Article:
Imran Khan vows to work with Sharif on terrorism


Published — Thursday 16 May 2013

Last update 17 May 2013 9:42 pm

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LAHORE: Pakistani politician Imran Khan yesterday vowed to cooperate with incoming Prime Minister Nawaz Sharif on terrorism and other major challenges following key elections.
Khan made the remarks from his hospital bed, where he is laid up with a fractured spine after falling at a campaign rally, after his Pakistan Tehreek-e-Insaf (PTI) polled third place, behind Sharif’s Pakistan Muslim League-N (PML-N).
“We have decided that despite severe differences that we have, we will work together to resolve major national problems including terrorism,” Khan said in a video message aired during a PTI press conference.
He harshly criticized Sharif and the center-right PML-N during the campaign for last Saturday’s general election and had vowed to go into opposition.
Sharif pledged to work with Khan for the good of the country, after visiting the former cricket star in hospital on Tuesday.
Khan is credited with helping to inspire 60 percent turnout at the polls, having galvanized the youth and urban middle class in particular with promises to end corruption, introduce tax reform and stand up to the Americans.
“Elections are over and we all as a nation want to move forward,” Khan said, adding he wanted all politicians and the military to sit down together and find a solution to domestic terrorism, which has killed thousands of people in Pakistan.
“We cannot ensure prosperity until we eliminate the issue of terrorism,” he said.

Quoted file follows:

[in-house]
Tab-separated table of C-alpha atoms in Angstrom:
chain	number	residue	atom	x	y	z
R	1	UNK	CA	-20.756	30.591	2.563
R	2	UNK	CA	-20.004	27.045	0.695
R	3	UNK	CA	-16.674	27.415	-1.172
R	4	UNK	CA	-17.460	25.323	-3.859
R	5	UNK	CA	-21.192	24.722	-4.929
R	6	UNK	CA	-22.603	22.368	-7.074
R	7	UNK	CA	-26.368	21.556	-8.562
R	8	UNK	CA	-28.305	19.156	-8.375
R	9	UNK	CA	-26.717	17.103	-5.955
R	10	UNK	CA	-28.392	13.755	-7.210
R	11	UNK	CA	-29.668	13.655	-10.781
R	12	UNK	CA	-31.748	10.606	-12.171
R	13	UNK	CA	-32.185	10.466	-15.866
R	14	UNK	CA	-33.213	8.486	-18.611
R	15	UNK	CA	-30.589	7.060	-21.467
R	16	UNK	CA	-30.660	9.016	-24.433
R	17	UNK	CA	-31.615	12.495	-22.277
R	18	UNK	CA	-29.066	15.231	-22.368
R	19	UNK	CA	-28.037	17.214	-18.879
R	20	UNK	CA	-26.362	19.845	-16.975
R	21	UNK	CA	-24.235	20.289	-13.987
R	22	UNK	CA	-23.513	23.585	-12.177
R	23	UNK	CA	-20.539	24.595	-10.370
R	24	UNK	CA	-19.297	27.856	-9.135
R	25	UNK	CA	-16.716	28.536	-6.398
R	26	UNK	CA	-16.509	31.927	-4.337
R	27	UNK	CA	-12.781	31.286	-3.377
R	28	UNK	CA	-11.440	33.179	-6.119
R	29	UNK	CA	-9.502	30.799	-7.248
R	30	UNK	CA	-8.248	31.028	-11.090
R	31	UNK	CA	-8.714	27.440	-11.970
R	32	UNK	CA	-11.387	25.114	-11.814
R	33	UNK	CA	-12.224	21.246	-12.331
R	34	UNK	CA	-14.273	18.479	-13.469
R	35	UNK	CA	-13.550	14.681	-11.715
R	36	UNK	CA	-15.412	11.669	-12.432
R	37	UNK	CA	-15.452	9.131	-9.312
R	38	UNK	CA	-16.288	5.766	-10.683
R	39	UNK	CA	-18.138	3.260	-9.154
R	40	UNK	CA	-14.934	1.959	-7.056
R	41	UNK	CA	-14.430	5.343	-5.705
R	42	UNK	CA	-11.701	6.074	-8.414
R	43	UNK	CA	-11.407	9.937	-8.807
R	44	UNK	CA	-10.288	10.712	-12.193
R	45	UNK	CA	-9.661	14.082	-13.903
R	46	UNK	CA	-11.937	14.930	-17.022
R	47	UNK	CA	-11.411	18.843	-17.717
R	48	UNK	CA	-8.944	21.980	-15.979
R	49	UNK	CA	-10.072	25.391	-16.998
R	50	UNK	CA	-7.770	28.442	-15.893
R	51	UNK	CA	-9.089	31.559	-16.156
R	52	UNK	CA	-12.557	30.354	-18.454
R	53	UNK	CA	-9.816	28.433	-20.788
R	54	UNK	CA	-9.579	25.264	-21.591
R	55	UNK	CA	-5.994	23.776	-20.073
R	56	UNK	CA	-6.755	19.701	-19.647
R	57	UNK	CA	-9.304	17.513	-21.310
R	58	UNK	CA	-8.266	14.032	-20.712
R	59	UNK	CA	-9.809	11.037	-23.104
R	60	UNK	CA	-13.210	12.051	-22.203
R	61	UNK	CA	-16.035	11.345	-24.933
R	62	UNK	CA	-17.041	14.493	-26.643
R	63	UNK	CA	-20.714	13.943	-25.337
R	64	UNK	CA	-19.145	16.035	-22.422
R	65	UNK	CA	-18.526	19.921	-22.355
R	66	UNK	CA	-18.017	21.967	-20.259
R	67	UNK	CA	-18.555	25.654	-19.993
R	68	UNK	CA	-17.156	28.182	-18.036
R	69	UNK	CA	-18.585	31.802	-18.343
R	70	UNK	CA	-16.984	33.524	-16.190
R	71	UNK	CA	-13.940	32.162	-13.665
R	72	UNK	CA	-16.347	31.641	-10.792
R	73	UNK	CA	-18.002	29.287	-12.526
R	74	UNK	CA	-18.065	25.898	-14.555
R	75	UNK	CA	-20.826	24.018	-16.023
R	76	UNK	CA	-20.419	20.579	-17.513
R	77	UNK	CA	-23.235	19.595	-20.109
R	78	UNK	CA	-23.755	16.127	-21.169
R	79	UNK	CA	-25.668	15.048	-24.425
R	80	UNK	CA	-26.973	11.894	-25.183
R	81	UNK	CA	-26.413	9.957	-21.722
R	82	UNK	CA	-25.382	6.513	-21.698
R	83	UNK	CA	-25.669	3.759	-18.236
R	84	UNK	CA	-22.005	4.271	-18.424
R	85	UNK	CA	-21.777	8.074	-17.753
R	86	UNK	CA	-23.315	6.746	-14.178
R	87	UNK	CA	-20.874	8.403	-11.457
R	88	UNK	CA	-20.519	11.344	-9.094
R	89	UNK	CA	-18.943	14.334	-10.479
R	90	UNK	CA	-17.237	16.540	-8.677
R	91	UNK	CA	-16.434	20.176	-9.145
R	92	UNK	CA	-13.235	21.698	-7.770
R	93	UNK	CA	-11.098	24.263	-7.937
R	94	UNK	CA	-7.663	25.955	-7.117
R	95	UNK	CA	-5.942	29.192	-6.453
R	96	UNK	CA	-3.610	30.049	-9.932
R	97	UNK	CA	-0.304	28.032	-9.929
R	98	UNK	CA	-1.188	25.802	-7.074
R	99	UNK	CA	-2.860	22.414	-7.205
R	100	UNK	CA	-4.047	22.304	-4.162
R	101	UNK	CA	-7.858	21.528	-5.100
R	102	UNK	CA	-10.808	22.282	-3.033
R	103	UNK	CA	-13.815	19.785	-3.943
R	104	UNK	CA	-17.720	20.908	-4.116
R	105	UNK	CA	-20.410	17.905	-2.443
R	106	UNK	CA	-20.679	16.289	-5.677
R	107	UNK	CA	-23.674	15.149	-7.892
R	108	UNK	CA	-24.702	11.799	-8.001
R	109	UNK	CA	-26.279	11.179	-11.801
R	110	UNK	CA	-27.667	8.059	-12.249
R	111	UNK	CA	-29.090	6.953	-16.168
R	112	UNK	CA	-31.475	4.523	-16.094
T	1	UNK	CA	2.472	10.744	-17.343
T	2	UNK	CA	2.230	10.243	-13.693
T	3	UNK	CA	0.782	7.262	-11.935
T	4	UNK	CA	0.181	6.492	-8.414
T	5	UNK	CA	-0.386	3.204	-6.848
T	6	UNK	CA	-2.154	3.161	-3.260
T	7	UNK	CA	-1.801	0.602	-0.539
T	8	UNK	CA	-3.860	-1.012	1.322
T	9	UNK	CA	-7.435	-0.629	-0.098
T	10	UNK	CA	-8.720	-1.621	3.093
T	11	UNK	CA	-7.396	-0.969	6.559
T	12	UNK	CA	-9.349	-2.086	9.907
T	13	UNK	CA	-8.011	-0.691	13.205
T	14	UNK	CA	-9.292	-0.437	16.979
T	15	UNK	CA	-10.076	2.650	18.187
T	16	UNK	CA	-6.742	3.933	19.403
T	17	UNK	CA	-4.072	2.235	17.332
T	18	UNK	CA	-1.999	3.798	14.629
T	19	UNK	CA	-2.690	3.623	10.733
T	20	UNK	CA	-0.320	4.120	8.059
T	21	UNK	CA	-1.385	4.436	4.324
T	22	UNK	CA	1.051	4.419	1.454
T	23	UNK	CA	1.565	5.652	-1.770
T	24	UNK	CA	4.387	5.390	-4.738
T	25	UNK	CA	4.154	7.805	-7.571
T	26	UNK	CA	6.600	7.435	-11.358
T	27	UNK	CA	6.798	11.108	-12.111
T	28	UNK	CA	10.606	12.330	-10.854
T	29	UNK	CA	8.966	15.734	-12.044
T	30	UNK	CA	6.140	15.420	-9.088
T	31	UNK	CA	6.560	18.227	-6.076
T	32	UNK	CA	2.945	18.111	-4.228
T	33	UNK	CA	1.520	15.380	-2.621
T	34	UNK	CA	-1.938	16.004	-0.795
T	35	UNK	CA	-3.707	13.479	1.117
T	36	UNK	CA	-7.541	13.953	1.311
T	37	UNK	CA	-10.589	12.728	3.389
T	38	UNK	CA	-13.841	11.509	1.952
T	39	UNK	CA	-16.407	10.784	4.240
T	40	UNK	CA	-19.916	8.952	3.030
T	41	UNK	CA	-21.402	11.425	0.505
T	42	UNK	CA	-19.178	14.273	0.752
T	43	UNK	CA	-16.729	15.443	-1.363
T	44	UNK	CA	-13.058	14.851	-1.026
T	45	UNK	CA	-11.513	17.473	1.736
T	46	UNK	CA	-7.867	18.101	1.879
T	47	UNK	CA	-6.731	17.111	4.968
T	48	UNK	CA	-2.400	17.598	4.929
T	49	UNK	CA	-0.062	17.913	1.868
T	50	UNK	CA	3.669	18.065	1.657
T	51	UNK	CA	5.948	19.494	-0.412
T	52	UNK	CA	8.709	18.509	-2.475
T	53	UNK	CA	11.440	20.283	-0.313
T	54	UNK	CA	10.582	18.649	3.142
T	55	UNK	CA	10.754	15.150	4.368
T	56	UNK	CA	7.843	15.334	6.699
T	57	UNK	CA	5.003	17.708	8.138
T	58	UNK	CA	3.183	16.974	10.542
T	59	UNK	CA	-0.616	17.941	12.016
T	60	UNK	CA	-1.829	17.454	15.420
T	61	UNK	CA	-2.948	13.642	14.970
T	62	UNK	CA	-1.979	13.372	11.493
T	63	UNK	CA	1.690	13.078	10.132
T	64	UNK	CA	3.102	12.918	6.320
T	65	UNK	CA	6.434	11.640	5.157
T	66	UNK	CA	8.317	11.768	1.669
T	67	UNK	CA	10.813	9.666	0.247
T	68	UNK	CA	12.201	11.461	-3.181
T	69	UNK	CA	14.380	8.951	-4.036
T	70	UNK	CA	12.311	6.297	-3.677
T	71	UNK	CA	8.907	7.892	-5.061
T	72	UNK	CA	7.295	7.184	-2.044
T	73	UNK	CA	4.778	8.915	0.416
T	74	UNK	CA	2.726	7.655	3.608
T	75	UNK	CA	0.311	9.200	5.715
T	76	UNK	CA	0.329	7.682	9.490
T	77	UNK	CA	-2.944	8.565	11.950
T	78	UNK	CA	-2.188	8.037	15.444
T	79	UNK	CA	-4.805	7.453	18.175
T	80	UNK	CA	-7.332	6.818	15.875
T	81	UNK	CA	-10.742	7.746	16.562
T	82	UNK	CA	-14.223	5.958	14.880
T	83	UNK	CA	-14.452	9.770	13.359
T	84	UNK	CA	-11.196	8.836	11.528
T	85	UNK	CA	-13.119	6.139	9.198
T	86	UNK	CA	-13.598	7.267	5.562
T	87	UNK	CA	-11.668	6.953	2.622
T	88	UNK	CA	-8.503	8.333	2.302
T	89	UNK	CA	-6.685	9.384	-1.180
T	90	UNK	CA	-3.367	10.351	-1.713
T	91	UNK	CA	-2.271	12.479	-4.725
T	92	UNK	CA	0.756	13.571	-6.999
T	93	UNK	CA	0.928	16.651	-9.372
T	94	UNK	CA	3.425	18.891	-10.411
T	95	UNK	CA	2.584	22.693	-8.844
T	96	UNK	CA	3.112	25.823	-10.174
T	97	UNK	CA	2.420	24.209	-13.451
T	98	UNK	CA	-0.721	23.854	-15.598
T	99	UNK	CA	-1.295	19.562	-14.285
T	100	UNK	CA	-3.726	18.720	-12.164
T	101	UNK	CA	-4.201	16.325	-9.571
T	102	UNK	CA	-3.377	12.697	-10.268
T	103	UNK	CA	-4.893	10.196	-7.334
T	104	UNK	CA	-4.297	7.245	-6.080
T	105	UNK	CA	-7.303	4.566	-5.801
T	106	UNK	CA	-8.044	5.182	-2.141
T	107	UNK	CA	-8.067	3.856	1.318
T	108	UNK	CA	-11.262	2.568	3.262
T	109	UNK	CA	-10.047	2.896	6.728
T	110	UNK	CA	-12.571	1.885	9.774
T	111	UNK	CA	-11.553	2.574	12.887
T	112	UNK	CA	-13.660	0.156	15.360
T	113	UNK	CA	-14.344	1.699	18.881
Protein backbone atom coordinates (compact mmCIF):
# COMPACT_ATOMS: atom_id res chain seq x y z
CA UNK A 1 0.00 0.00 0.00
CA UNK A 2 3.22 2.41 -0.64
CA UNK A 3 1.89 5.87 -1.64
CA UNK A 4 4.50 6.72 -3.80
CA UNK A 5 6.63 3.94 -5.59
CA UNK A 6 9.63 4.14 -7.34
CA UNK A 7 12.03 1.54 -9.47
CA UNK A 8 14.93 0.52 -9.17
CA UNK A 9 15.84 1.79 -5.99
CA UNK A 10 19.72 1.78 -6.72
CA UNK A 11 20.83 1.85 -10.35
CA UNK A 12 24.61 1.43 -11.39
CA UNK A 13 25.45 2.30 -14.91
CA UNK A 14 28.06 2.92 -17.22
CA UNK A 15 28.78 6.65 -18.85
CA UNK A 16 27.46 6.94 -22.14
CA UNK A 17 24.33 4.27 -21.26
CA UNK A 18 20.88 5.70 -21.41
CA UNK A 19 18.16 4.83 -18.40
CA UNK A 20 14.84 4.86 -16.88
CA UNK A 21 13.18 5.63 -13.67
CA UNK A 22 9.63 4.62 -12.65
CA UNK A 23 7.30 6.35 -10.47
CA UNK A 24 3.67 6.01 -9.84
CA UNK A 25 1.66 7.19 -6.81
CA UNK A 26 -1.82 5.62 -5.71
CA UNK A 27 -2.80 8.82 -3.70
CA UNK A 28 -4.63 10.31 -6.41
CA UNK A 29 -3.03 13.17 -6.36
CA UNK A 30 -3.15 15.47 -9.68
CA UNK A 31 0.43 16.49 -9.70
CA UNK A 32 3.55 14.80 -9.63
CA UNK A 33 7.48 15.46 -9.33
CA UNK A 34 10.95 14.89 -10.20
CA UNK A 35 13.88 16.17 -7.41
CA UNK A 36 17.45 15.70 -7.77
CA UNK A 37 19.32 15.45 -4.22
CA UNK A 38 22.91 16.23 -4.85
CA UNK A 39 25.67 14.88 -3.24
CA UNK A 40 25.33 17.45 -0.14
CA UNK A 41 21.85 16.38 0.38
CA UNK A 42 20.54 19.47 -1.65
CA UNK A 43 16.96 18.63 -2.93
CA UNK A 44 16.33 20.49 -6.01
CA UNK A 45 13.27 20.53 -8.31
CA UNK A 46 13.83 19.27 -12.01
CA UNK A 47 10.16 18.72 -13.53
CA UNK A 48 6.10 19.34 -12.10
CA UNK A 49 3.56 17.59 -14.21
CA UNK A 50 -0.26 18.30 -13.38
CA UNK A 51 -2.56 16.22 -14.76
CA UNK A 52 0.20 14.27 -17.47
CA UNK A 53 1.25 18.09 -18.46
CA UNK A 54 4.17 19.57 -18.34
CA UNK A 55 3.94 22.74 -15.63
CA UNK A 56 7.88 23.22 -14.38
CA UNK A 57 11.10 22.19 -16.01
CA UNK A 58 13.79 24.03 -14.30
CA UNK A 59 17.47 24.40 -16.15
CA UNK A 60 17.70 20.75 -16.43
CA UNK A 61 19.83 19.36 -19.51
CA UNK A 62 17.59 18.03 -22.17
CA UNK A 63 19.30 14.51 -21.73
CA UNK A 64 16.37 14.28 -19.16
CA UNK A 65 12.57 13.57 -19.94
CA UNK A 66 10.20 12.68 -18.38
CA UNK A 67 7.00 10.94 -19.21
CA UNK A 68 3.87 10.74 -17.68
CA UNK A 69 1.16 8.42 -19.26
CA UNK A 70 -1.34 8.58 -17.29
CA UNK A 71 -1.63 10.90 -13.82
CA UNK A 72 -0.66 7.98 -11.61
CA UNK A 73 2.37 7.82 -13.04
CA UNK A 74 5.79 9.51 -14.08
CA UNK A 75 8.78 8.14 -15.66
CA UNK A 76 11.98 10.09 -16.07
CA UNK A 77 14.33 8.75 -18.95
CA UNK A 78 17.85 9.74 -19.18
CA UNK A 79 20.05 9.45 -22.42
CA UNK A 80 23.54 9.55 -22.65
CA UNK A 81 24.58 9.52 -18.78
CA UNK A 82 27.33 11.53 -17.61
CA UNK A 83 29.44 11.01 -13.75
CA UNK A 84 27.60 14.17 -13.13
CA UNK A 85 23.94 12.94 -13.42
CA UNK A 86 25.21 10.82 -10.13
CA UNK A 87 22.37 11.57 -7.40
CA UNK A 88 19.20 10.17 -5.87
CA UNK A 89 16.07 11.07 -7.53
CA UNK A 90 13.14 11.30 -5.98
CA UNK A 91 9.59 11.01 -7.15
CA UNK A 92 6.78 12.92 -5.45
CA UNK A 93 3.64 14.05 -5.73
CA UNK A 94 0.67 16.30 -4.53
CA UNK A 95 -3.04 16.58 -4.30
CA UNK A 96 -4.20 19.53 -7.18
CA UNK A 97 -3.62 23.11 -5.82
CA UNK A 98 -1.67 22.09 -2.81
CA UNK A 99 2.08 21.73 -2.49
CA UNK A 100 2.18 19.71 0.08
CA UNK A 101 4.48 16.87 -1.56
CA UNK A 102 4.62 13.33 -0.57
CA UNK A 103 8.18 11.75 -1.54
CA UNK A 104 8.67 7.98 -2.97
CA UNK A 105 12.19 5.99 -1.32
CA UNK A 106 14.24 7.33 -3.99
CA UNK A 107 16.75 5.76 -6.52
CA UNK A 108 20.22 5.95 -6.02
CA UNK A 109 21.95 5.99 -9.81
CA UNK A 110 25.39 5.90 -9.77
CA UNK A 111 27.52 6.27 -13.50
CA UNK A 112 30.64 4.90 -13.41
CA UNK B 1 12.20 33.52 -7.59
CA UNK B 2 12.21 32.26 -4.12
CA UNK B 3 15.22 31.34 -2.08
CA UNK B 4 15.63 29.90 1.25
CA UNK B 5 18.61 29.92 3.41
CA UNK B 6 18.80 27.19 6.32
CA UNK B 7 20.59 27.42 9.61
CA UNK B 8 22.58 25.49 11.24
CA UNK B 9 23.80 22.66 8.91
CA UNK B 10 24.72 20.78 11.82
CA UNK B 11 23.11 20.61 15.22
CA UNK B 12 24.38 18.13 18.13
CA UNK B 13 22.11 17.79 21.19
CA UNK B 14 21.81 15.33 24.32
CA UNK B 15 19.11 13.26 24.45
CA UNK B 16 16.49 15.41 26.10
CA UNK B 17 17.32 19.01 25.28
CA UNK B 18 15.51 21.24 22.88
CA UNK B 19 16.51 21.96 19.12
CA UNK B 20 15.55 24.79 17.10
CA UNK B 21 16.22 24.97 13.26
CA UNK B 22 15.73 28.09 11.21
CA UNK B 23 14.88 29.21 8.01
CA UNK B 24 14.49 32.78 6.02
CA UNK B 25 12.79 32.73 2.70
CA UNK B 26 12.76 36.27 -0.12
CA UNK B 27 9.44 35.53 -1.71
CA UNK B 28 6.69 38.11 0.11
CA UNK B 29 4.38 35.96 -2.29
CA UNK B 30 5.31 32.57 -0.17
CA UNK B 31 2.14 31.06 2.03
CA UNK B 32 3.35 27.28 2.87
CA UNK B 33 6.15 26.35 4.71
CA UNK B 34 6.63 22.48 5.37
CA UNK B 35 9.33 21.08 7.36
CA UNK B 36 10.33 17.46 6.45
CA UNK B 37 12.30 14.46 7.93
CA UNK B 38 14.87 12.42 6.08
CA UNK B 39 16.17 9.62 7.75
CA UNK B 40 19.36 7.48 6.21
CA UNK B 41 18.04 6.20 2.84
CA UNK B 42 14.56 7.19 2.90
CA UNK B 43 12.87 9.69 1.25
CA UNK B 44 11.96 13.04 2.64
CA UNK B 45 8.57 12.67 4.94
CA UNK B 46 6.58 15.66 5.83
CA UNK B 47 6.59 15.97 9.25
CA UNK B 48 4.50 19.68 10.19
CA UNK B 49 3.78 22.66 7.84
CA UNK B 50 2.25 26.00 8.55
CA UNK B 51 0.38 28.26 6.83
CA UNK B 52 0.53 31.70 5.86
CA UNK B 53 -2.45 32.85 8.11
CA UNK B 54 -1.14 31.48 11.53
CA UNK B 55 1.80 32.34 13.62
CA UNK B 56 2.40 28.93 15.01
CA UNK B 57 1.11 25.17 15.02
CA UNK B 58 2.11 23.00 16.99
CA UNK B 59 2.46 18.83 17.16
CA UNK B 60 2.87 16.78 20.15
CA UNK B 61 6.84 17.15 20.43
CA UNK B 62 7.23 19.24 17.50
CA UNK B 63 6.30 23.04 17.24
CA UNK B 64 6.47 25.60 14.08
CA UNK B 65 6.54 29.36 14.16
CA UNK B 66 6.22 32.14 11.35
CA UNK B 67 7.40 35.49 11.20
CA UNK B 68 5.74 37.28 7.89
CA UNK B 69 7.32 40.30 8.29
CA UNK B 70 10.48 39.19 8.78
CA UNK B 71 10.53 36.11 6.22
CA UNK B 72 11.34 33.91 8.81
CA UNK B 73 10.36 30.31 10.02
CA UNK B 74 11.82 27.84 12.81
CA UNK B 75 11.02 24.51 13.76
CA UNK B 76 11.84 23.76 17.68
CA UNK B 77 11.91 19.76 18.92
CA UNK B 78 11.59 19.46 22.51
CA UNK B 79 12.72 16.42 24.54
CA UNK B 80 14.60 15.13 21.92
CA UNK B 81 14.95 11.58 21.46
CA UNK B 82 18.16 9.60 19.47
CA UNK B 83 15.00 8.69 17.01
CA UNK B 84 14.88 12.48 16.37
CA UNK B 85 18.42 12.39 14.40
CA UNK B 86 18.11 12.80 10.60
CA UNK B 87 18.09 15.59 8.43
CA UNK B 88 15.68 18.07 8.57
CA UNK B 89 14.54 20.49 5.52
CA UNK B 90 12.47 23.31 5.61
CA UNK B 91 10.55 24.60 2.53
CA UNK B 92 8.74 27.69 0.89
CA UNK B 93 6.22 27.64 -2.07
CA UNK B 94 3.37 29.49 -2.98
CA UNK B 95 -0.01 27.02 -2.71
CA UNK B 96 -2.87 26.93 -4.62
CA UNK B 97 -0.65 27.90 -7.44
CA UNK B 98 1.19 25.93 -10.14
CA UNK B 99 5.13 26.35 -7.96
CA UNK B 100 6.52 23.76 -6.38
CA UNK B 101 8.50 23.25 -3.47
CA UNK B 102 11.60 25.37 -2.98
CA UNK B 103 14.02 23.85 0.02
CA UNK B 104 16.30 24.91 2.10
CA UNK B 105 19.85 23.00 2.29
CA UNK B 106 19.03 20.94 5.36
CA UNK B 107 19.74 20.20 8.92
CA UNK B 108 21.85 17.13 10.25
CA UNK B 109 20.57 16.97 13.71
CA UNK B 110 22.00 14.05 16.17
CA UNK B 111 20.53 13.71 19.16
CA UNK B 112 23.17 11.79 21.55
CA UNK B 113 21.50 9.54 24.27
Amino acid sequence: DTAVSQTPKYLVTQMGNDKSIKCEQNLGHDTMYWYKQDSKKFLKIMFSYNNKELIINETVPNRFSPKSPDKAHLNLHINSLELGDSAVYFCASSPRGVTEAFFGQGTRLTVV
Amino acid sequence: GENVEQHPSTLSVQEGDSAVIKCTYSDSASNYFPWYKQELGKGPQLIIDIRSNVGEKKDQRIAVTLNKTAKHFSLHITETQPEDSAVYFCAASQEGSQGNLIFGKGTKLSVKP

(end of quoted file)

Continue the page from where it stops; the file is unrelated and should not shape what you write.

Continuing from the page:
Partial official results confirm PML-N on 123 seats, with the outgoing Pakistan People’s Party on 31 and PTI on 26. Another 18 of the 272 directly elected seats in the national assembly are still to be declared.
Khan’s party won the most seats in the Taleban-hit northwest, where he has vowed to put together a provincial coalition government and turn it into a “role model” for the rest of the country.
But he alleged yesterday that vote rigging had taken place in 25 constituencies and said he would ask the election commission to order recounting in at least four.

Battles displace
In Parachinar, a new offensive by the Pakistani military against militants in a northwestern tribal area has displaced thousands of people in the past week, an official said yesterday.
For years, Pakistan has been battling militant groups such as the Taleban in the tribal regions bordering Afghanistan. Civilians are often caught in the middle of the fighting, and hundreds of thousands of people have been displaced over the years of conflict.
About a week ago, the military launched a new push in Kurram, one of seven Pakistani tribal regions near the Afghan border, the official and displaced people said.
Details of the fighting have not been revealed so far but on Wednesday, Mujahid Hussain, chief of disaster management efforts in the Kurram tribal area said an estimated 35,000 and 49,000 have left their villages in the area.
The Pakistani military has launched numerous operations in the past to displace militants based in Kurram and other areas who often travel back and forth into Afghanistan.
Most of those who fled are staying with relatives but Hussain says tents would be set up in a refugee camp near the city of Parachinar for those who have nowhere to go.
A local resident who fled said the fighting started on May 8 in the central part of the Kurram region, forcing people to flee their homes.
“We don’t know from which side these mortars and shells are coming from, but we were the ultimate victims and we had no option but to leave our homes in haste,” said Malik Hayat Khan, speaking at a press conference Tuesday in Parachinar.
Another person who fled, Sadeen Khan, said many families had to spend all their money on hiring a vehicle to help them flee the area. “Whatever cash we had we spent on transportation to save our children,” he said.
Often when families are displaced from conflicts in the tribal areas, they stay with family members or rent homes. But if the conflict drags on and they’re not able to return home, they run out of money and are sometimes forced to move into camps run by the government or aid groups.

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